Because the ferry schedule didn’t work out to take us to the island of Andros, we decided to spend the day in Athens. We took the bus there, and, not sure where to get off, we rode to the end of the line. This fortuitously put us just north of the National Archaeological Museum. Looking for a café to stop at for a morning snack, we happened to walk by the museum and took the opportunity to go in. Even though I hadn’t done my homework to really know what I was looking at, I thoroughly enjoyed my walk through room after room of statues and artifacts, from Neolithic Cyclades to Roman era and Egyptian artifacts.
|Mask of Agamemnon, Grave Circle A, Mycenae, 1550-1500 BC|
|Poseidon, 125 BC|
|Greek funerary statues, Delos, 300BC|
|National Archaeological Museum|
We walked another mile or so south through Athens from the museum to the Acropolis and Parthenon (that most famous building atop the Acropolis). The Acropolis is awesome. I don’t think it is possible to take a bad picture because everything from the buildings to the view is spectacular. As a place for which I had high expectations and had long wanted to see, the Acropolis did not disappoint. We also saw glimpses of the Agora (marketplace or gathering place) and Roman Agora on our walk up the hill to the Acropolis. Another day, perhaps, we can more fully explore the Agora.
|Odeon of Herodes Atticus, the Acropolis|
|L1 and J walking up the Acropolis to the Parthenon|
Accomplished: mostly figured out the bus and metro; saw the National Archaeological Museum, the Acropolis, and Parthenon.
The reality of sightseeing with small kids is that you see a lot less of the inside of museums, and a lot more of parks and places to eat. We arrived at the Archaeological Museum right around L2’s nap time when he was more in the mood to alternately screech or cry than to docilely be carried through rooms of fragile artifacts. We made it through one room before J took the kids outside and left me in peace to wander the galleries. I had about 45 minutes to myself to make a quick walk through. A person could spend days there, but those 45 minutes were precious to me. Luckily, it was a beautiful day outside, there was a large, treed, open plaza in front of the museum, and the kids were much happier chasing pigeons than they would have been trailing behind us in the museum. Before we left the area, I changed L2’s diaper and nursed him on a bench outside the museum. Traveling with kids, you get used to doing what you need to in public places.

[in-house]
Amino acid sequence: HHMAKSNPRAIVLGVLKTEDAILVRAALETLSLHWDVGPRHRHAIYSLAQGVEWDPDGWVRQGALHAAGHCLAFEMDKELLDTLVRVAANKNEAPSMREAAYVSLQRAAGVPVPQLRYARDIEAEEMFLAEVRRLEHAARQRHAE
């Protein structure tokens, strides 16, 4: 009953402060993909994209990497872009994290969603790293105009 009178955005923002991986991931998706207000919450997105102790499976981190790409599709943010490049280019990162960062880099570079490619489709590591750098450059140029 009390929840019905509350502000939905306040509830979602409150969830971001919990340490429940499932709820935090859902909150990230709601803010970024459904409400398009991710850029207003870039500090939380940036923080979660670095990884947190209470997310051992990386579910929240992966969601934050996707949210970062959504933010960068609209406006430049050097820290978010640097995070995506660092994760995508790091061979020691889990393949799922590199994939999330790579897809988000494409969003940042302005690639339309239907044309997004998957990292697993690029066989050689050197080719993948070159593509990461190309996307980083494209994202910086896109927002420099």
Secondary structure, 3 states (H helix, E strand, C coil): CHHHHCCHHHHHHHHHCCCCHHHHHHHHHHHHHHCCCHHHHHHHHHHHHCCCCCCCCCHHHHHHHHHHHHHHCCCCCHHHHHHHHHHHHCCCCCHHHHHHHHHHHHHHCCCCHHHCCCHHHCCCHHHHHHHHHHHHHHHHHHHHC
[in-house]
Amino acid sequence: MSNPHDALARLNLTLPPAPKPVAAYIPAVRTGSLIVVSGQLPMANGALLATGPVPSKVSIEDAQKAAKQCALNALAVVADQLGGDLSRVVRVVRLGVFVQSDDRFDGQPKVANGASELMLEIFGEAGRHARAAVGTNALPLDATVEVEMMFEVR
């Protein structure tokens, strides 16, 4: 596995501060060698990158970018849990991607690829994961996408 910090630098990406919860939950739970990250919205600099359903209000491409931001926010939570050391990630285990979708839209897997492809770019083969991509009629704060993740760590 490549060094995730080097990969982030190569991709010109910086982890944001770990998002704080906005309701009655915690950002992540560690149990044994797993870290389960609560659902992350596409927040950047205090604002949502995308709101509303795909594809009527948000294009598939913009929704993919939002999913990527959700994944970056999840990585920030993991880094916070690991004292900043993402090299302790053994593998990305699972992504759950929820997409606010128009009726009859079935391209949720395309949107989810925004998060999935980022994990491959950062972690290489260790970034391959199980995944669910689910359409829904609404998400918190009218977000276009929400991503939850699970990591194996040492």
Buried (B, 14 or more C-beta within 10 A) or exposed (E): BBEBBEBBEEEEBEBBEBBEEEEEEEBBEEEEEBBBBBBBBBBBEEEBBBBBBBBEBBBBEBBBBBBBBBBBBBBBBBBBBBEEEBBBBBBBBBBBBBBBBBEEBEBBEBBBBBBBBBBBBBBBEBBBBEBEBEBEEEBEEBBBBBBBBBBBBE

|L2 outside the museum|
|The family on a crowded street in central Athens|
Our walk through Athens involved carrying the kids, often on our shoulders. L1 refused to walk most of the way – something we will have to work on since we can’t carry both of them all the time. L2 eventually fell asleep in J’s arms while we walked; we found a shady wall by a church and he finished his nap there among the throngs of people out in central Athens on a Saturday. We trekked up the hill to the Acropolis and the kids made it to the top with a promise of a snack. Later that night, L1 said his favorite part of the day was eating fruit snacks at the Parthenon. It was late afternoon by that time, but the kids made it through a ride on the metro to the suburban railway to the bus and most of the walk home before L1 had a meltdown. That was actually a pretty good day for traveling with the kids.